Cortinarius collinitus (Blue-girdled Webcap)
North America, Europe
Cap 6-10 cm diameter, stem 7-12 cm tall, 1-2.5 cm thick
This site contains no information about the edibility or toxicity of mushrooms.
Cortinarius collinitus, also known as the Blue-girdled Webcap, is a mushroom with an orange-brown cap that is convex or has a wavy margin, and a sturdy white stem. These features are good indicators of this species. Both the cap and the white stem are covered in the slimy remains of the veil, which are blue-tinged. The mushroom is commonly found with spruce trees.

Cap convex to flat in shape, with a sticky, gelatinous surface (in moist conditions). Gills adnexed, close, and pallid or pale violet in colour, becoming rusty brown as the spores mature. Stem solid, equal, has transverse scaly-looking bands and is covered in the veil's slimy remains, which are blue-tinged. The lower part is coloured brown. Spore print rusty brown.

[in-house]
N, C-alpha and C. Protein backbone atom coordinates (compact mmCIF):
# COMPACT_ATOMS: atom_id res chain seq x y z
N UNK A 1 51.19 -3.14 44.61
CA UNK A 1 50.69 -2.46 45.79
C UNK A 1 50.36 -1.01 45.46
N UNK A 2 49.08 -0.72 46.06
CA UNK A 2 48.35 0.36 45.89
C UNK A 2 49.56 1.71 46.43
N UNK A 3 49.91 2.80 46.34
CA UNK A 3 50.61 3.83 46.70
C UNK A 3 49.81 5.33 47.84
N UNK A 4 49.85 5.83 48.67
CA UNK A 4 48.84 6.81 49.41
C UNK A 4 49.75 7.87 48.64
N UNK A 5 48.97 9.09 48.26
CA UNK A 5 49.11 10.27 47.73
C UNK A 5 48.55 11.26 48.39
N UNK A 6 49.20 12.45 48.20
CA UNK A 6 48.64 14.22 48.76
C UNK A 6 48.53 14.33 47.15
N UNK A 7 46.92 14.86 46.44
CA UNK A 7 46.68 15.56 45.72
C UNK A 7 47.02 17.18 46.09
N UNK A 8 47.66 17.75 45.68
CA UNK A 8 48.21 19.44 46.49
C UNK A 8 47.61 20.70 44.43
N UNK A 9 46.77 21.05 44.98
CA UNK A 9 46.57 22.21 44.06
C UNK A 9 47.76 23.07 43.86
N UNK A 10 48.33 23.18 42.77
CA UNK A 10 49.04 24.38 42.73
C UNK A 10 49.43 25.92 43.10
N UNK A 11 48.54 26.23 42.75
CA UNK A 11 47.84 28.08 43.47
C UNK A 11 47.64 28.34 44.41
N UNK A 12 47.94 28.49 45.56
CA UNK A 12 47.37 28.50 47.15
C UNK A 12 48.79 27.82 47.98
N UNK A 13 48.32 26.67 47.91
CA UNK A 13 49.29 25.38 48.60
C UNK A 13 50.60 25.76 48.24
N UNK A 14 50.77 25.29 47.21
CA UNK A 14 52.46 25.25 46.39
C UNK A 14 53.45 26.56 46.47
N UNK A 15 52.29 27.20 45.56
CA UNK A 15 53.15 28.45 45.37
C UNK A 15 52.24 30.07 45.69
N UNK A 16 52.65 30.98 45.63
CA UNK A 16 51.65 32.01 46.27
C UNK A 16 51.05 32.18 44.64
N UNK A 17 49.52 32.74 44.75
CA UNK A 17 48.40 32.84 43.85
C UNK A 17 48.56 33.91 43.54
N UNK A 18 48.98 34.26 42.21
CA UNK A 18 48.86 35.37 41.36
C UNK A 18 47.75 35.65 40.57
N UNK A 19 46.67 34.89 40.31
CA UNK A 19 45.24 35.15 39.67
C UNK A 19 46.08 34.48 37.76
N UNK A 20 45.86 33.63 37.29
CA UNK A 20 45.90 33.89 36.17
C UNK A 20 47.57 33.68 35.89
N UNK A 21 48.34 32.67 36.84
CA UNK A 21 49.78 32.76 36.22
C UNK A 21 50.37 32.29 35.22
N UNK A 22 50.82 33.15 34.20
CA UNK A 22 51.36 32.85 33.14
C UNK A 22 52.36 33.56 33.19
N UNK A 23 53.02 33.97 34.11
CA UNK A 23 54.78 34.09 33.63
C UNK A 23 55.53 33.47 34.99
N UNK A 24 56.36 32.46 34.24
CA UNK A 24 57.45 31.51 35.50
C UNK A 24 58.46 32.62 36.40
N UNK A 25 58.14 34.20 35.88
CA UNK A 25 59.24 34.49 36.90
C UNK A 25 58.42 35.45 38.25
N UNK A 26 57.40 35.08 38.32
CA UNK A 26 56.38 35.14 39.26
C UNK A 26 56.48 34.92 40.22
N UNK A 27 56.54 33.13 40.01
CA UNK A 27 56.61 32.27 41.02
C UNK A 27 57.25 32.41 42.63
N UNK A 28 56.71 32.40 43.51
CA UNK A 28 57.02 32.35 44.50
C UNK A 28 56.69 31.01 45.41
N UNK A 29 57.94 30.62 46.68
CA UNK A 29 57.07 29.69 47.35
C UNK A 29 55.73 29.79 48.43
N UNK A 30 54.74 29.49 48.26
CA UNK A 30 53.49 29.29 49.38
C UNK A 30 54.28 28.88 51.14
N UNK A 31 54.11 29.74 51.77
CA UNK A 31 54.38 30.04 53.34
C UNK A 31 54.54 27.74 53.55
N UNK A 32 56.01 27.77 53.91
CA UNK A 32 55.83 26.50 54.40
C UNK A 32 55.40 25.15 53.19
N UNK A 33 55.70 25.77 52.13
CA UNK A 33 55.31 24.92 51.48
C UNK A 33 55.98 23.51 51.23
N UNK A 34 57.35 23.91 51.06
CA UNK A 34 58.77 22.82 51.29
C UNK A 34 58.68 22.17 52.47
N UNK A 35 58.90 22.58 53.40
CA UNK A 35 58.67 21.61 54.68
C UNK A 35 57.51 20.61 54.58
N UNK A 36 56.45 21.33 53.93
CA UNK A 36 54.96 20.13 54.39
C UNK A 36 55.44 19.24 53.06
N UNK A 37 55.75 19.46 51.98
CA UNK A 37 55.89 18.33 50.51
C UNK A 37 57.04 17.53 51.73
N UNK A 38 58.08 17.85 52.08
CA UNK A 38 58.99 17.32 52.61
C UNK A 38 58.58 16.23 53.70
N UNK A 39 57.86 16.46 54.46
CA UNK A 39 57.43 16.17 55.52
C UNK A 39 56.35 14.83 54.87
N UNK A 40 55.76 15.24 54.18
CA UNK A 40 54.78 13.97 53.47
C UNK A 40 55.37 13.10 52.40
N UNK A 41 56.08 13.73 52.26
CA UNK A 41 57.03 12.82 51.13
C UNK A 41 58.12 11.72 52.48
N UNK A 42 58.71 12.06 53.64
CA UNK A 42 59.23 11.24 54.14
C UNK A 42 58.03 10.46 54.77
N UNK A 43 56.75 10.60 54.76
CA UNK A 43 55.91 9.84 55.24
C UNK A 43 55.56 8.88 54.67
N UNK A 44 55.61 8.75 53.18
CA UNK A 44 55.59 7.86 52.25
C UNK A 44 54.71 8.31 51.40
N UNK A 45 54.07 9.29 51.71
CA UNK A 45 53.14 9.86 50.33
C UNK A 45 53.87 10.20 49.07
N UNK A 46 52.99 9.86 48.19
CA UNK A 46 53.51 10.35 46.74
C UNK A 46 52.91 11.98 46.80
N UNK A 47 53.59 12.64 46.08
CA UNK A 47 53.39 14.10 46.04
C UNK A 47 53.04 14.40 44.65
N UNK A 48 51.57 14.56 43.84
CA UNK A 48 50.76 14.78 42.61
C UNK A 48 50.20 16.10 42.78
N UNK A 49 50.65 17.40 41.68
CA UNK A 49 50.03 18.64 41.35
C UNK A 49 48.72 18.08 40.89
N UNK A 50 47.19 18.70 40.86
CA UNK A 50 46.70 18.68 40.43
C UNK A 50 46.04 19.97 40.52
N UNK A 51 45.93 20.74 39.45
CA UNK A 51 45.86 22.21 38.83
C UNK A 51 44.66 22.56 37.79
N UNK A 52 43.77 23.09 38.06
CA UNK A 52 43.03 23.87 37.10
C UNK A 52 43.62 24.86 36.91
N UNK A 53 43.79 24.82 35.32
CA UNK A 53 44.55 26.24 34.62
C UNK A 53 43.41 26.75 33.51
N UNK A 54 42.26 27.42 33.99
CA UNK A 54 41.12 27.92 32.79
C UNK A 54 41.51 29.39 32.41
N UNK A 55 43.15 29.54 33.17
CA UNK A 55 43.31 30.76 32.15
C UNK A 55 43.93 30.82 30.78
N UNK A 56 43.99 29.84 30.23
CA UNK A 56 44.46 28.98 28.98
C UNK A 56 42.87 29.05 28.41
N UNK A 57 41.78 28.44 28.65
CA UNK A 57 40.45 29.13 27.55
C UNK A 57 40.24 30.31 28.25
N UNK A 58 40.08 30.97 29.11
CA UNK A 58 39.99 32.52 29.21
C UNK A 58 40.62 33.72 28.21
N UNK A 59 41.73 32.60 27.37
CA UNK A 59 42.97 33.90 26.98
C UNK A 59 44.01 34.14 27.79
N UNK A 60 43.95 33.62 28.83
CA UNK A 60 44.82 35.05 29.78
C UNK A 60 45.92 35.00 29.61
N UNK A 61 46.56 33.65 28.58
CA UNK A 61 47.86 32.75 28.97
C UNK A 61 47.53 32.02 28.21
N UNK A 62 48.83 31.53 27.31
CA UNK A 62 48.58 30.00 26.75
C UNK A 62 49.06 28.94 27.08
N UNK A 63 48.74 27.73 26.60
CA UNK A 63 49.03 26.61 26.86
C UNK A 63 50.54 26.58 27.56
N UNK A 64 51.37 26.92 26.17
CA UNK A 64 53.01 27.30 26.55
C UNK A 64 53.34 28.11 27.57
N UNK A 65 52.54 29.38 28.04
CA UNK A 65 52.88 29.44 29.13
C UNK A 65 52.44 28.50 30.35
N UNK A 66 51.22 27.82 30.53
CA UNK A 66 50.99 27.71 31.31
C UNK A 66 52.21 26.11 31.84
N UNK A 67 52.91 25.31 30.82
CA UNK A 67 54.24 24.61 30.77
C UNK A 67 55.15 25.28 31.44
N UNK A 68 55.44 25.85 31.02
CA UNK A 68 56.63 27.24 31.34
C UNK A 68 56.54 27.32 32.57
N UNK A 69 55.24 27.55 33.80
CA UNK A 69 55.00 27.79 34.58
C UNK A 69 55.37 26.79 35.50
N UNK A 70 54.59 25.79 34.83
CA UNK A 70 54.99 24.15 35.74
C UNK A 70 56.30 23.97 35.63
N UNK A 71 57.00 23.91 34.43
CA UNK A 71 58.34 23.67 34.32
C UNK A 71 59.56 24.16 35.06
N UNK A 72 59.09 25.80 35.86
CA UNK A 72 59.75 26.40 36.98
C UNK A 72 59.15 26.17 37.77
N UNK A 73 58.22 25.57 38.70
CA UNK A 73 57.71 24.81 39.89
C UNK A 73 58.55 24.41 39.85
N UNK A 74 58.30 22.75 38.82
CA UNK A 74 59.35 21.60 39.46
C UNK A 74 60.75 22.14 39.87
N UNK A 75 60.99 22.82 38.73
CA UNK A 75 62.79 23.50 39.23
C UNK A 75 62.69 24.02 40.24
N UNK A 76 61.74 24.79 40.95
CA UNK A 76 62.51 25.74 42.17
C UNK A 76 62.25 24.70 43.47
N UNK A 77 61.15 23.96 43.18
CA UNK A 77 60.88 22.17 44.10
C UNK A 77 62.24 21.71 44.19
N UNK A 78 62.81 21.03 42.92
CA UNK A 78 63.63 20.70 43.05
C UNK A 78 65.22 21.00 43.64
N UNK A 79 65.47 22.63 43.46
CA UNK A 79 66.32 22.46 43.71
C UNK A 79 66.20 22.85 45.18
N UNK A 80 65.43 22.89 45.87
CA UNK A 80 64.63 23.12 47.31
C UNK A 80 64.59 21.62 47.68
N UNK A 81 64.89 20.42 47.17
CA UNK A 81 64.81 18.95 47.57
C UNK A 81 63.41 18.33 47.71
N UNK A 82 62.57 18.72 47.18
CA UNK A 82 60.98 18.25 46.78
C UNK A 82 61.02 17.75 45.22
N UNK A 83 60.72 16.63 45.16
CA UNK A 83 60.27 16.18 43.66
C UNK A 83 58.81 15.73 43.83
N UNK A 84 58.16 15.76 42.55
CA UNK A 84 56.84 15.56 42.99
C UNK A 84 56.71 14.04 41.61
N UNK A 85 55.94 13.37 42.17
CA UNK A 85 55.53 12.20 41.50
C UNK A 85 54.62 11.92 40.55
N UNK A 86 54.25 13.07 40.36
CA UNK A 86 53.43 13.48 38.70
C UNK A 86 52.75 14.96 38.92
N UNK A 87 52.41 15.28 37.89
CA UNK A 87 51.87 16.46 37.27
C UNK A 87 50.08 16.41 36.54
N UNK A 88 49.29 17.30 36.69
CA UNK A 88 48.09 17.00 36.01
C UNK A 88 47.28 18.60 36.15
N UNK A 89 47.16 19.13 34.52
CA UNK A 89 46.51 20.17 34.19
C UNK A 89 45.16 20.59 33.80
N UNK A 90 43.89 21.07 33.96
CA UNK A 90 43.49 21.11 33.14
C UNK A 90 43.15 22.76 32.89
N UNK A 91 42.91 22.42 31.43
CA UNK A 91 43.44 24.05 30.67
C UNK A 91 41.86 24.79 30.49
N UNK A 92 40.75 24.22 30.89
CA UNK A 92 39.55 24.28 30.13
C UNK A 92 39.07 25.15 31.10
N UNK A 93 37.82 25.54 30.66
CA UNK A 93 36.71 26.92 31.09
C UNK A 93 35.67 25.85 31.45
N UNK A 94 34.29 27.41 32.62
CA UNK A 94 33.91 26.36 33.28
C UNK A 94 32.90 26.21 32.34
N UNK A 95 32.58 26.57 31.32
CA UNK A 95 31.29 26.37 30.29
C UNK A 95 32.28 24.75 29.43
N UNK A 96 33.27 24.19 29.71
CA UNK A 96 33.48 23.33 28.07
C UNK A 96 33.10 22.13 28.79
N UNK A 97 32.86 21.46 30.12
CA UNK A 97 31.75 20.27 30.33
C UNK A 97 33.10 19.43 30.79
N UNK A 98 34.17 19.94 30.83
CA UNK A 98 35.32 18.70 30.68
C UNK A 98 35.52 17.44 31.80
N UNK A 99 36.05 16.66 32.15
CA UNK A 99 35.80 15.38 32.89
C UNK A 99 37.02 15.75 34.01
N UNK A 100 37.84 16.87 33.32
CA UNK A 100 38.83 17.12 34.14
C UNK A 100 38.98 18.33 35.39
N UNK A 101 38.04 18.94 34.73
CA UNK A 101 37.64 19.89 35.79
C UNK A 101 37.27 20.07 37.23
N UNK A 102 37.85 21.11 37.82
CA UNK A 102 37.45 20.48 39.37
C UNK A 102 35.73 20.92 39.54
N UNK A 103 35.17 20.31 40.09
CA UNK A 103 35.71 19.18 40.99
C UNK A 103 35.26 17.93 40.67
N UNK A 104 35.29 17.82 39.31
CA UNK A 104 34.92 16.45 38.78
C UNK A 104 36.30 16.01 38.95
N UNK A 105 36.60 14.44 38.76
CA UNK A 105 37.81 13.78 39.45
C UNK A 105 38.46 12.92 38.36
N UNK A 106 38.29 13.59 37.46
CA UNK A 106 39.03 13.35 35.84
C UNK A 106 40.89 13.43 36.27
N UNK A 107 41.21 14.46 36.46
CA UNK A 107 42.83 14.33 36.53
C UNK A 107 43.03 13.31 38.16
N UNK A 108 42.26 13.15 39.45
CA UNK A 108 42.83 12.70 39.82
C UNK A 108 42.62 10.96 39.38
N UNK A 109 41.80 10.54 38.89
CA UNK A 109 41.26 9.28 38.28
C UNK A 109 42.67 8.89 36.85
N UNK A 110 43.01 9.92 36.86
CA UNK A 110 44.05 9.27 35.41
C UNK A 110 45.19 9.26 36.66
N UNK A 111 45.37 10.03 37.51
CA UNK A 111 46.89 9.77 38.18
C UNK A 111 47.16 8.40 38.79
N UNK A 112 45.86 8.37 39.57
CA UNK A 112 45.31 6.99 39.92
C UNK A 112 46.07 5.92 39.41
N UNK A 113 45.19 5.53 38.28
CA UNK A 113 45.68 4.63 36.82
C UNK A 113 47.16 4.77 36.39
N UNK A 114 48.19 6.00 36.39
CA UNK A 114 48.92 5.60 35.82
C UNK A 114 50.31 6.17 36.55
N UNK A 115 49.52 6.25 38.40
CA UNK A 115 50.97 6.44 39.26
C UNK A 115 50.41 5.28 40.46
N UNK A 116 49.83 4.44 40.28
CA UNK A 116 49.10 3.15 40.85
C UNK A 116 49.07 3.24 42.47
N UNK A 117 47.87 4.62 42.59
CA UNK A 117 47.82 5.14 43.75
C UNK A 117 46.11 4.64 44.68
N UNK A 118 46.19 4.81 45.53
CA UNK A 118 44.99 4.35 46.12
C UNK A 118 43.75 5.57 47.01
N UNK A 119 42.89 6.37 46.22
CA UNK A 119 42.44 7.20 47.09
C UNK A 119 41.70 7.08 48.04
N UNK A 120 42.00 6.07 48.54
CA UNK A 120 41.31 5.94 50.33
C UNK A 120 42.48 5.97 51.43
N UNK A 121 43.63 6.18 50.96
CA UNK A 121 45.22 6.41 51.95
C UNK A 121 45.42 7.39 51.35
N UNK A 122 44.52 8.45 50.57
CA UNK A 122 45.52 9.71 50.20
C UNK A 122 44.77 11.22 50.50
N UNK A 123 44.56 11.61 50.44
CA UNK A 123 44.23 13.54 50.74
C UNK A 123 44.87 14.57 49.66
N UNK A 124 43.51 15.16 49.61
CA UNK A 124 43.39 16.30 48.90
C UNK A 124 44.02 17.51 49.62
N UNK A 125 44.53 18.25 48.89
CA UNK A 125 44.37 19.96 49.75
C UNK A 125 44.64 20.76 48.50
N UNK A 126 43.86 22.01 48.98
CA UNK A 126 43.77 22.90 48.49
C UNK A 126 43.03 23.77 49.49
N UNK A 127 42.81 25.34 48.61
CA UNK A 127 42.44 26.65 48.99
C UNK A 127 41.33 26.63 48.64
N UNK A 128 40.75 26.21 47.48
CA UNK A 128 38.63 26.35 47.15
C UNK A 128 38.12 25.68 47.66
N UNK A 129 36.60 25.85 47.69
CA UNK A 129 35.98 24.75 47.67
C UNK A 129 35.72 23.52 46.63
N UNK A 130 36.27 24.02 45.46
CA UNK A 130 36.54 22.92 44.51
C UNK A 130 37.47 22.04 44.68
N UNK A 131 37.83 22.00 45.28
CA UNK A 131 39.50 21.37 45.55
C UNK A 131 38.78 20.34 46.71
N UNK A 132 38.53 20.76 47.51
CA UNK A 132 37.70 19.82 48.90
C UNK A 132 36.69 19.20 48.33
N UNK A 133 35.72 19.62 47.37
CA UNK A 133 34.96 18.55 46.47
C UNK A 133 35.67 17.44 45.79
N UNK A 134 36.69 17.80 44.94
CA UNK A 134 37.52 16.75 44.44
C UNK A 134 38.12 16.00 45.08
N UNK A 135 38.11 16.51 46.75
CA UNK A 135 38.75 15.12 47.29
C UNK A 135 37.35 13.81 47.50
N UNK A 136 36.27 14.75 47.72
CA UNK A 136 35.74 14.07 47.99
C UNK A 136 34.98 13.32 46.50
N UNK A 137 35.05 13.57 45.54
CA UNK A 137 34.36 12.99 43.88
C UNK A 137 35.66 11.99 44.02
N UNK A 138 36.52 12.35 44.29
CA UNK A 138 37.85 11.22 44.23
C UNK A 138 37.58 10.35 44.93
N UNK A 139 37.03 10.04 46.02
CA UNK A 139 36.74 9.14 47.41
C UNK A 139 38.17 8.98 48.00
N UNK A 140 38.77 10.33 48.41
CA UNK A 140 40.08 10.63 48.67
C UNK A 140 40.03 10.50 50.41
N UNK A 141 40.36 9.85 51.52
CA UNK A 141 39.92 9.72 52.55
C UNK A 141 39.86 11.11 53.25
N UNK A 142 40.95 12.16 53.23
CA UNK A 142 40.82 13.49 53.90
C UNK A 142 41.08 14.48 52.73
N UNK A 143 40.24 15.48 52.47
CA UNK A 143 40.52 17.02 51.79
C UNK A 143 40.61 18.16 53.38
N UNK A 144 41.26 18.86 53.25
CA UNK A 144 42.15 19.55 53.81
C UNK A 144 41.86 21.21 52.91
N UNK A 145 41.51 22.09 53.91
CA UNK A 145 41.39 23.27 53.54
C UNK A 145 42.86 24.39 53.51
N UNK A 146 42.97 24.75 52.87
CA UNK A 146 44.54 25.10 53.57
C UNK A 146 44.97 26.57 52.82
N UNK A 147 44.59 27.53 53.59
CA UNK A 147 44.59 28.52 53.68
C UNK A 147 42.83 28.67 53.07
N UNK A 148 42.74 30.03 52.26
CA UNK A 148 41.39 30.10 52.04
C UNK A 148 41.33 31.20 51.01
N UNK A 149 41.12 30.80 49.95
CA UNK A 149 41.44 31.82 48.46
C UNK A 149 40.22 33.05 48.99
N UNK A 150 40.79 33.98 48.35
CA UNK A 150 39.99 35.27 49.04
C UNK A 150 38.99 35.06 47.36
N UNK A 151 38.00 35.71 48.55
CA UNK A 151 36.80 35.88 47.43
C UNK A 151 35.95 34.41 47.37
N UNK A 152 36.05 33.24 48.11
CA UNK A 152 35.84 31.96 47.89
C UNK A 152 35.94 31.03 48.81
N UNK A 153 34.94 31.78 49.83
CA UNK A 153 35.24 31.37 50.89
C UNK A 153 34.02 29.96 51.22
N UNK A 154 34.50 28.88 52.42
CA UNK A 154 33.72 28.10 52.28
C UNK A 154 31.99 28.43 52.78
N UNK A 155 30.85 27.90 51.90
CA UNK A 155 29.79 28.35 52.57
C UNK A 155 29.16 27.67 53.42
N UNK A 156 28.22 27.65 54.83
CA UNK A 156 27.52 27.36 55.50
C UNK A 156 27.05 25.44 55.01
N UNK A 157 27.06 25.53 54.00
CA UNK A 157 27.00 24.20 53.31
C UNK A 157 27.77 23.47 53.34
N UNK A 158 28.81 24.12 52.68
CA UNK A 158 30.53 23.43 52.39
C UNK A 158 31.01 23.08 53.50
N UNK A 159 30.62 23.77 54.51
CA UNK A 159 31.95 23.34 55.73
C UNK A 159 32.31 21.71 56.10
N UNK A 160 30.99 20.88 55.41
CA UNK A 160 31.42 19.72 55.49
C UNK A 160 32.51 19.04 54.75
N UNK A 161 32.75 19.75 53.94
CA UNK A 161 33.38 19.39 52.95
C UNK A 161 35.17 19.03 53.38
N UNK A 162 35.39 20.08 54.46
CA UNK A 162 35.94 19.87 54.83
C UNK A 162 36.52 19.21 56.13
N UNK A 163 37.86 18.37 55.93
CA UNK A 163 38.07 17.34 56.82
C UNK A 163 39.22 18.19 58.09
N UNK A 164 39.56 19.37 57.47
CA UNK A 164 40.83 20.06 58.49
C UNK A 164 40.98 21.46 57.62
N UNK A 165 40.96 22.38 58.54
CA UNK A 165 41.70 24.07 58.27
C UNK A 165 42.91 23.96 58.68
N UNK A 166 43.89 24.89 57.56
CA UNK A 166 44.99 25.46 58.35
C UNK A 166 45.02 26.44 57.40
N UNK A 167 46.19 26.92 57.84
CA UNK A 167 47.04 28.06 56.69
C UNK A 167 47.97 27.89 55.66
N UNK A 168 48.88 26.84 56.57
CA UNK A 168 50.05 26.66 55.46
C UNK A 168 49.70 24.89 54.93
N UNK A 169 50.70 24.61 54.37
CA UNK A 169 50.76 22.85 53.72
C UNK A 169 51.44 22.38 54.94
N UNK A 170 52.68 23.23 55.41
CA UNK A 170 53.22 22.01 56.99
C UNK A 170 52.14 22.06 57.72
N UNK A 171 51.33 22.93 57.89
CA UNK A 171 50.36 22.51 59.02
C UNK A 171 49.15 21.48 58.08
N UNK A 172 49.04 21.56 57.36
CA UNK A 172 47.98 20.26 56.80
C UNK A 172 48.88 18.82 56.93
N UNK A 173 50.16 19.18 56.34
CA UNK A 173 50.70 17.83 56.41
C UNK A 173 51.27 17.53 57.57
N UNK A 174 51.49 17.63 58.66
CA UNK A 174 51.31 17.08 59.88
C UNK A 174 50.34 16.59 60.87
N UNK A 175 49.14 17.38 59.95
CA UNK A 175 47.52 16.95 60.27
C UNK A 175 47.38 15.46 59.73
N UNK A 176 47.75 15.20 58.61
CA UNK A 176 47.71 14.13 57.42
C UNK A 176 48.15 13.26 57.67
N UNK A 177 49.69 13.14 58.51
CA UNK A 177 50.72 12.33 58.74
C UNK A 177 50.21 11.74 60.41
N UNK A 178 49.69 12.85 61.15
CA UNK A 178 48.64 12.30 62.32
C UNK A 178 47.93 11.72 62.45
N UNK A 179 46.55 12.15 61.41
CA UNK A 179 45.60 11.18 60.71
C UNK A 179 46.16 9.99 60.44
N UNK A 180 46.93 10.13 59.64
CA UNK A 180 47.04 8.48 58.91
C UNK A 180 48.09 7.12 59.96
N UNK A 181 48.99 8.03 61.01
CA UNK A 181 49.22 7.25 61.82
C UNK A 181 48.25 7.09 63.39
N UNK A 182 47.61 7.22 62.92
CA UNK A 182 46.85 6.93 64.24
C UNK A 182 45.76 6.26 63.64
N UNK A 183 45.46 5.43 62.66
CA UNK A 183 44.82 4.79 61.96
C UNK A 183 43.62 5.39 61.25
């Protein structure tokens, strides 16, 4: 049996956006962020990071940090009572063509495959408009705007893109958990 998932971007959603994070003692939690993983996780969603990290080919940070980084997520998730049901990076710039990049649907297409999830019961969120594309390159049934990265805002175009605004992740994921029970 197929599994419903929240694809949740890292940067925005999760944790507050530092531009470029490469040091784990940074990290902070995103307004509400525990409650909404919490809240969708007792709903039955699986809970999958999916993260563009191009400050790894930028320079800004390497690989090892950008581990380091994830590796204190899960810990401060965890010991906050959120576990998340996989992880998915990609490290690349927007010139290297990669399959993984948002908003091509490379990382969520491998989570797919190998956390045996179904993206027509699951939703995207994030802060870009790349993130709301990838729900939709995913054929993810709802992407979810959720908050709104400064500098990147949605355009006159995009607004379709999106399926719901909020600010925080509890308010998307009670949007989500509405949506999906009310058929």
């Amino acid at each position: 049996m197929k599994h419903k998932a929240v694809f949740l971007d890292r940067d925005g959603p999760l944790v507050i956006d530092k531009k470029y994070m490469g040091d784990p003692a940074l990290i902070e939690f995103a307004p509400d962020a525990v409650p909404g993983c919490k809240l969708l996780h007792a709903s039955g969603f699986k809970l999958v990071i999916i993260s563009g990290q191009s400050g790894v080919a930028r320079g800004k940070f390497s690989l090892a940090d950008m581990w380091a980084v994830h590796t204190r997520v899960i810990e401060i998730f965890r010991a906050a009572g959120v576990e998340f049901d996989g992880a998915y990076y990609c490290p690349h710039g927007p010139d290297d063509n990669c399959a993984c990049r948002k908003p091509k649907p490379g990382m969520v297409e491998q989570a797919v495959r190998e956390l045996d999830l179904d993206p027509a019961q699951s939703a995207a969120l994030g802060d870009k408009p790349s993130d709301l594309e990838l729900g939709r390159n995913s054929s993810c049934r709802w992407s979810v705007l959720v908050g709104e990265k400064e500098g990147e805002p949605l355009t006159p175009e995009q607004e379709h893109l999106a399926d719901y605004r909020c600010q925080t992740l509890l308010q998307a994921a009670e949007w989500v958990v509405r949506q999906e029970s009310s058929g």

Microscopic Features: The spores are thick-walled, with an ellipsoidal, lemon-shaped, or almond-shaped appearance, and a rough and verrucose texture. They measure 13-16 x 7.5-9.5μm and are inamyloid.

Cortinarius collinitus on the First Nature Web site.
Cortinarius collinitus on the MushroomExpert.Com Web site.

Many mushrooms are poisonous and some are lethally poisonous. It can be very difficult to distinguish between an edible and a poisonous mushroom. Because of that, we strongly advise against consuming wild mushrooms, and this site does not contain any information about the edibility or toxicity of mushrooms.

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